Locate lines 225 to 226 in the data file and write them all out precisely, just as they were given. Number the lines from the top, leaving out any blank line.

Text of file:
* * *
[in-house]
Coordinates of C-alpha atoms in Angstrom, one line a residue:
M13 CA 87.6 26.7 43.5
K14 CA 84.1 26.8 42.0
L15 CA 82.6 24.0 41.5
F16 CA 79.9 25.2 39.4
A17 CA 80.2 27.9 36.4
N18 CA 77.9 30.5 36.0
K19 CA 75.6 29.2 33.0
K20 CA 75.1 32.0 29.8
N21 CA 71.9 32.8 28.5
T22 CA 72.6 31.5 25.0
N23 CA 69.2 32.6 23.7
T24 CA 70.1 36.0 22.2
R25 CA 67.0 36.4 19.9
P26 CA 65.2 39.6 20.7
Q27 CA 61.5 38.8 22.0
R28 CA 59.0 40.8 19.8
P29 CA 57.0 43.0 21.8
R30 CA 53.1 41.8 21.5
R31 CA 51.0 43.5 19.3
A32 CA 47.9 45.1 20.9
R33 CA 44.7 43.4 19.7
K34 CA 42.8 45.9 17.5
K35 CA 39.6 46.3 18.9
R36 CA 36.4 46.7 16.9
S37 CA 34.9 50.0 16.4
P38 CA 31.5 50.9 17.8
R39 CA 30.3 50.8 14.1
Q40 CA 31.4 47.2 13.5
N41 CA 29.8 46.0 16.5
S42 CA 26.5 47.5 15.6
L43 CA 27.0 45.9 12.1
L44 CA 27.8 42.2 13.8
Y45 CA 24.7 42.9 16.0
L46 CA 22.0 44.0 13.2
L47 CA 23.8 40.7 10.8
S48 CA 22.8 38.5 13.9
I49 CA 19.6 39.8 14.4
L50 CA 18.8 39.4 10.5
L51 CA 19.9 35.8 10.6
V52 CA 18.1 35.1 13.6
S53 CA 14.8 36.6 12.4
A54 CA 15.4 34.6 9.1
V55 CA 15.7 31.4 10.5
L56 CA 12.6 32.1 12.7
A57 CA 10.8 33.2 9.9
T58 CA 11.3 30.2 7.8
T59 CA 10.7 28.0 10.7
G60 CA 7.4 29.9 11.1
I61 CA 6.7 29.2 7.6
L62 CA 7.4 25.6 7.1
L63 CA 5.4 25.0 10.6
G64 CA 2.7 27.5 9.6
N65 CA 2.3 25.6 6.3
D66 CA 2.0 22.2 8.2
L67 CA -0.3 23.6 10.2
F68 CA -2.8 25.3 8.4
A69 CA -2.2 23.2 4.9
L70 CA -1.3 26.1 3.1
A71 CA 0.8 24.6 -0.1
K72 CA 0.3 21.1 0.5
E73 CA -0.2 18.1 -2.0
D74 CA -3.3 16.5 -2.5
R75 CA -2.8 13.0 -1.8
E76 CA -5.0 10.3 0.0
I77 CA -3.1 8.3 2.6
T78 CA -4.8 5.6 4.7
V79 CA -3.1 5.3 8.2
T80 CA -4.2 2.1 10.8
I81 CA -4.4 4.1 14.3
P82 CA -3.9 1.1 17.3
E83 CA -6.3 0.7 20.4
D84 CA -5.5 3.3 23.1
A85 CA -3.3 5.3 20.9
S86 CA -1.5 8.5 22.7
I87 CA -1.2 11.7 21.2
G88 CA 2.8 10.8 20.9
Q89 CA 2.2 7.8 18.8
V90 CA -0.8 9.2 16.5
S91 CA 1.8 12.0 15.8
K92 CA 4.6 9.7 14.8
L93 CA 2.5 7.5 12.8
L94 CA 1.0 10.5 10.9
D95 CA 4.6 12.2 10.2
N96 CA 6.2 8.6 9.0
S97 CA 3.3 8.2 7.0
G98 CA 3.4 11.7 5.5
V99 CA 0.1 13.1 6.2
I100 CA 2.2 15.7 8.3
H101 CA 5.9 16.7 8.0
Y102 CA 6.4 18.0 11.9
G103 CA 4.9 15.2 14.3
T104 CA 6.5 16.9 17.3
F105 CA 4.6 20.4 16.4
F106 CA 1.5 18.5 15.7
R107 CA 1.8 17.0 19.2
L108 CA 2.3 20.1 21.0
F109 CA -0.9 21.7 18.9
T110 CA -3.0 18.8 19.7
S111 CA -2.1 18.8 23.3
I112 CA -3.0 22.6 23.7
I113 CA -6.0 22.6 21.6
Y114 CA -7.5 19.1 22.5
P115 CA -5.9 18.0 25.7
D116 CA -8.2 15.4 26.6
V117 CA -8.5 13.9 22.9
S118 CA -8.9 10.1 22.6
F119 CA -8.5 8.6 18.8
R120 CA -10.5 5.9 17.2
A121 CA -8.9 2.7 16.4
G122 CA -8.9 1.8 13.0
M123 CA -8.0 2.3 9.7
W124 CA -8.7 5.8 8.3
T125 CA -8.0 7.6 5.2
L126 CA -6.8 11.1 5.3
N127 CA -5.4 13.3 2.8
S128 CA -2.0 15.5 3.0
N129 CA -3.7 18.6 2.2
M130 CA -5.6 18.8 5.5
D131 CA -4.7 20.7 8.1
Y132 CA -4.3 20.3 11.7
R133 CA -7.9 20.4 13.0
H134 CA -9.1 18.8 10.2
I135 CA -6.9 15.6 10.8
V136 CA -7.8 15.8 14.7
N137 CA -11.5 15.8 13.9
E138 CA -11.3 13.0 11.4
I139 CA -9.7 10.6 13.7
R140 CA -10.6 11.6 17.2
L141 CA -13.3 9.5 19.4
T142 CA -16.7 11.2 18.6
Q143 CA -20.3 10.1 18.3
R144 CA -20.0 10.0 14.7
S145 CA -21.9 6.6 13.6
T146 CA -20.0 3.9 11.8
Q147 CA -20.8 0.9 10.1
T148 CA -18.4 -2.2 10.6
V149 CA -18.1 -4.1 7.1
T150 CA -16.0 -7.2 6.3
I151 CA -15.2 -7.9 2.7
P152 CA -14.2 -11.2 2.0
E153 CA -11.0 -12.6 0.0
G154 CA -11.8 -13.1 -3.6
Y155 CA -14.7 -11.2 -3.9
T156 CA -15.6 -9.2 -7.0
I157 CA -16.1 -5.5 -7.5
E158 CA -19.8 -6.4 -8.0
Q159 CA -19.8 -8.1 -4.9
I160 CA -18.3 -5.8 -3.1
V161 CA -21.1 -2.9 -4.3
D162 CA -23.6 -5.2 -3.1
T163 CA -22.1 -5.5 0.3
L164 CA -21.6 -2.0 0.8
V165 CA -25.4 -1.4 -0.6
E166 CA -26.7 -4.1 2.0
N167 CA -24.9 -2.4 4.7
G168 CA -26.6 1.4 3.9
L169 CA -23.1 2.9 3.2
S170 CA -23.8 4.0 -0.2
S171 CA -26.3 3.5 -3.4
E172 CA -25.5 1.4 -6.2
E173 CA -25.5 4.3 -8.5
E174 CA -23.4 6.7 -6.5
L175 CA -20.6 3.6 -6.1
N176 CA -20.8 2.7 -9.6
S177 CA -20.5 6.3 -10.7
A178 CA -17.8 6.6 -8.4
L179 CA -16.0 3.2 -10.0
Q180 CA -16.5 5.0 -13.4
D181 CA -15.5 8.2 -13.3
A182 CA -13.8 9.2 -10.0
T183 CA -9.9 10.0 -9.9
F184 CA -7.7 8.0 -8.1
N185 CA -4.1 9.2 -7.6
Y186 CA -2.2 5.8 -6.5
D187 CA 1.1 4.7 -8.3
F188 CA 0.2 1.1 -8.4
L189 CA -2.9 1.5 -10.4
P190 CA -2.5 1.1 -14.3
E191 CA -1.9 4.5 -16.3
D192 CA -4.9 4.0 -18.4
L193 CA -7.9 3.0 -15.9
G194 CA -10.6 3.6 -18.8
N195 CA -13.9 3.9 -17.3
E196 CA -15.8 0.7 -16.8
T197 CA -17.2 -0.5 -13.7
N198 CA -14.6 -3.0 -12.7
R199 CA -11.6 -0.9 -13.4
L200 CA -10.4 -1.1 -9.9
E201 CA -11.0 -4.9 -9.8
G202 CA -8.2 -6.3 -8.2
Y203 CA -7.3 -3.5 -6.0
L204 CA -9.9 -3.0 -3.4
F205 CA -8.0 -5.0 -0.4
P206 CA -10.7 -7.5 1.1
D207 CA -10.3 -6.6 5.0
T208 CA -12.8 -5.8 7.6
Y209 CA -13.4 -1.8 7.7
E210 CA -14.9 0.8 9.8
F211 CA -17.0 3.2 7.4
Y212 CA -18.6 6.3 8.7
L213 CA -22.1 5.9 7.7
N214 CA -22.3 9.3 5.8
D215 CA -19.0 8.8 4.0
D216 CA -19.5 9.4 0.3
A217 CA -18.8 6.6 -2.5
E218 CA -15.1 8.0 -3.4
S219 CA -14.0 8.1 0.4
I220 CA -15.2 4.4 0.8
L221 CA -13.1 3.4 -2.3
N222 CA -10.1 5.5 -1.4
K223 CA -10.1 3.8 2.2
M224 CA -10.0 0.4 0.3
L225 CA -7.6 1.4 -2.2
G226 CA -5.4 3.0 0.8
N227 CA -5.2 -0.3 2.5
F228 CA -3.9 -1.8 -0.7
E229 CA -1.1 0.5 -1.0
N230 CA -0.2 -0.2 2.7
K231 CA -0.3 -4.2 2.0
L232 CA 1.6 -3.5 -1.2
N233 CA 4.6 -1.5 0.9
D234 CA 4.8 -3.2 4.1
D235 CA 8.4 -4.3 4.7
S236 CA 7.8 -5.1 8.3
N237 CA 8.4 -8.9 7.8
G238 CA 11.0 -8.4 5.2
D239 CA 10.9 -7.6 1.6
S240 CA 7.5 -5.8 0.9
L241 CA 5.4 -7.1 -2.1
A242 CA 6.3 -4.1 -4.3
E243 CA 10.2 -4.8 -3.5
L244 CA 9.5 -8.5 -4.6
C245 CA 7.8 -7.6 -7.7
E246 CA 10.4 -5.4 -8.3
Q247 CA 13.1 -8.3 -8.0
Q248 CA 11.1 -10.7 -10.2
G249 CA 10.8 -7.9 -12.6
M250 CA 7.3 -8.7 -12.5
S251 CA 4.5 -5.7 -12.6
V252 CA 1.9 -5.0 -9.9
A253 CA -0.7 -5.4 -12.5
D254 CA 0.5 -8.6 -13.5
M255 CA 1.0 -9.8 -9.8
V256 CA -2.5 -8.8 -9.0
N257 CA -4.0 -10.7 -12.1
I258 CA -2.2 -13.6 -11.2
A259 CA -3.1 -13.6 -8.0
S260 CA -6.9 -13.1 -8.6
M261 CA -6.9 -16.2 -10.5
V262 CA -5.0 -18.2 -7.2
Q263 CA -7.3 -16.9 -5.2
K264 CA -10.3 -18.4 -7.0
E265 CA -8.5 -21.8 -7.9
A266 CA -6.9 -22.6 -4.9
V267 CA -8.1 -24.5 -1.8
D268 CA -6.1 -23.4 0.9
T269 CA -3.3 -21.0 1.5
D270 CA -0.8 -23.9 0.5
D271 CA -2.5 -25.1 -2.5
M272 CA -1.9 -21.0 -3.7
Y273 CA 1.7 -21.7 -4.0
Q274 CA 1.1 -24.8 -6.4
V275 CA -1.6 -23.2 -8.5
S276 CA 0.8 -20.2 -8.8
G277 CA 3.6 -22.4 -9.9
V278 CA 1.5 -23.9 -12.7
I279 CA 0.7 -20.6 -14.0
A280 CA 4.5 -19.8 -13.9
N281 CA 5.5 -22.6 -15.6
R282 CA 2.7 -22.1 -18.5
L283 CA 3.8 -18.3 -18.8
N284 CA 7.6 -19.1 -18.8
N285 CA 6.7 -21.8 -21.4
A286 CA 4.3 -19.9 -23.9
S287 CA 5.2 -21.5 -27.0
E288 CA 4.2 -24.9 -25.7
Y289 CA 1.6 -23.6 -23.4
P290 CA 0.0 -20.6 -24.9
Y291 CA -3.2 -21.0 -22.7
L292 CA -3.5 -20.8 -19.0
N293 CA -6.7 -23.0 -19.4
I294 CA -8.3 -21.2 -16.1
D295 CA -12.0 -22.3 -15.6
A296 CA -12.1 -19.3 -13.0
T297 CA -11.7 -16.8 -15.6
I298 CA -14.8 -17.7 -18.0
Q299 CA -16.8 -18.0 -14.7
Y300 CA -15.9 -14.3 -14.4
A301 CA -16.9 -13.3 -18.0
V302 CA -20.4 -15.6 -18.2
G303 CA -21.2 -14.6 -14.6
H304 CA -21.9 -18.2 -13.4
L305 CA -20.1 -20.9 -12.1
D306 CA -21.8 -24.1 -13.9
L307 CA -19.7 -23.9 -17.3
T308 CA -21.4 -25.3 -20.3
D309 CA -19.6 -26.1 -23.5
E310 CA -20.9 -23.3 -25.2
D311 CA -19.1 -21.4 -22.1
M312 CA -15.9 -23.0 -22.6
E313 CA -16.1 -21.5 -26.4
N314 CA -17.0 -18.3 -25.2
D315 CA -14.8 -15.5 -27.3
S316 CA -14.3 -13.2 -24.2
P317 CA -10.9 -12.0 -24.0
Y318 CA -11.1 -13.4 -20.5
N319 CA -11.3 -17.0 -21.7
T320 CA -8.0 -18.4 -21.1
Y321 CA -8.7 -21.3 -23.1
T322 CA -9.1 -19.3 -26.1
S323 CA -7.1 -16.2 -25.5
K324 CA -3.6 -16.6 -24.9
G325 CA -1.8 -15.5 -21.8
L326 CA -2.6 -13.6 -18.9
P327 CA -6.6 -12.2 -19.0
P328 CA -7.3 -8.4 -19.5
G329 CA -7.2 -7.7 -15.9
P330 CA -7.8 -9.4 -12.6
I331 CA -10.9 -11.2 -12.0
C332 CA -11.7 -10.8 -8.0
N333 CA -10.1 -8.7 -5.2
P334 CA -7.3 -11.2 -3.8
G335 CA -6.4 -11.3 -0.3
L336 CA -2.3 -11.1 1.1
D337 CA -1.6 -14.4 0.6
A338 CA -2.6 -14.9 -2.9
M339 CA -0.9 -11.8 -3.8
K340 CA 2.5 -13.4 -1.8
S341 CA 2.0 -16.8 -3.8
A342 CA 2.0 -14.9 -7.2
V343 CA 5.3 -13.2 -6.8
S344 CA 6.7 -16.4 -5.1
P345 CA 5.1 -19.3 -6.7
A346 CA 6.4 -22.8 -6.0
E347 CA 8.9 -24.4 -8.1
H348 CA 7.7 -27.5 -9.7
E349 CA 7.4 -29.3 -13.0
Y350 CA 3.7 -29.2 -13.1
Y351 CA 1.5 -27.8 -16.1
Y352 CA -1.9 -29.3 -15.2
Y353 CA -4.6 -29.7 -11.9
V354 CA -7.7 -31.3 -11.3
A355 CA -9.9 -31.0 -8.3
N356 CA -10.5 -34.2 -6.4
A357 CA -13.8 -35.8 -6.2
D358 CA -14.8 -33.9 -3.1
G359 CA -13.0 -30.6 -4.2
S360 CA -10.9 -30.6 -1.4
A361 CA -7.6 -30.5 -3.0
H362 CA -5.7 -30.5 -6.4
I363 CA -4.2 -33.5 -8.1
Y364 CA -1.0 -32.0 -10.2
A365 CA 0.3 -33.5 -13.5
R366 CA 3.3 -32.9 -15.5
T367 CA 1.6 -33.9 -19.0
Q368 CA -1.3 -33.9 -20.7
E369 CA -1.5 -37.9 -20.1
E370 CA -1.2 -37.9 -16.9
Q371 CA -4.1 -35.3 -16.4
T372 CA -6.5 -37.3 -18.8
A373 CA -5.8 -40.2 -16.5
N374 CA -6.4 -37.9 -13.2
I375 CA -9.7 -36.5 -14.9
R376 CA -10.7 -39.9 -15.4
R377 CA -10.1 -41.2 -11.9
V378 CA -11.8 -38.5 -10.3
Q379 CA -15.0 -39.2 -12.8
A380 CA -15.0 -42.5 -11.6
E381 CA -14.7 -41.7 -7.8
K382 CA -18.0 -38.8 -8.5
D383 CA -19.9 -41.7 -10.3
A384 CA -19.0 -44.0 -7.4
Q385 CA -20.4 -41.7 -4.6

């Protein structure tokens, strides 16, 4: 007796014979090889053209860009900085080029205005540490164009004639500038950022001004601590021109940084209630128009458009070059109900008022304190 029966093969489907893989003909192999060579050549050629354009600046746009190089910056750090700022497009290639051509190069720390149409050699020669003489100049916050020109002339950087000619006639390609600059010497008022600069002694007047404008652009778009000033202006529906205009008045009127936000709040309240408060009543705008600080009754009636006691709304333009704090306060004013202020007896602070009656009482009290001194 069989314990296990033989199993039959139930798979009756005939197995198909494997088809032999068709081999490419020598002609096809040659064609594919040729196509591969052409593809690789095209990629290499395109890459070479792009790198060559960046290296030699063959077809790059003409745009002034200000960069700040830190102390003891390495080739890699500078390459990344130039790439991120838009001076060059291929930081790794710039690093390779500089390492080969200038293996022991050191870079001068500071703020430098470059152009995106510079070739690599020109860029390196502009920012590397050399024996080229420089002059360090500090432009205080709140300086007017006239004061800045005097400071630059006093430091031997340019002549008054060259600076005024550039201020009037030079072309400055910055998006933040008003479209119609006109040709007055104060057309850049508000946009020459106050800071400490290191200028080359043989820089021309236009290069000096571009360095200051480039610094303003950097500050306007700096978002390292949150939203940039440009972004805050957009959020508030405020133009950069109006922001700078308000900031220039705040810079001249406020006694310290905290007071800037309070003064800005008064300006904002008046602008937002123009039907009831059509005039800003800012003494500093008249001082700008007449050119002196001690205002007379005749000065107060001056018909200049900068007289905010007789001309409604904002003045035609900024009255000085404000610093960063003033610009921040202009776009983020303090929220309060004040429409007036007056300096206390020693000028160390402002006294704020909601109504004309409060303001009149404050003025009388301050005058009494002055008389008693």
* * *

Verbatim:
D235 CA 8.4 -4.3 4.7
S236 CA 7.8 -5.1 8.3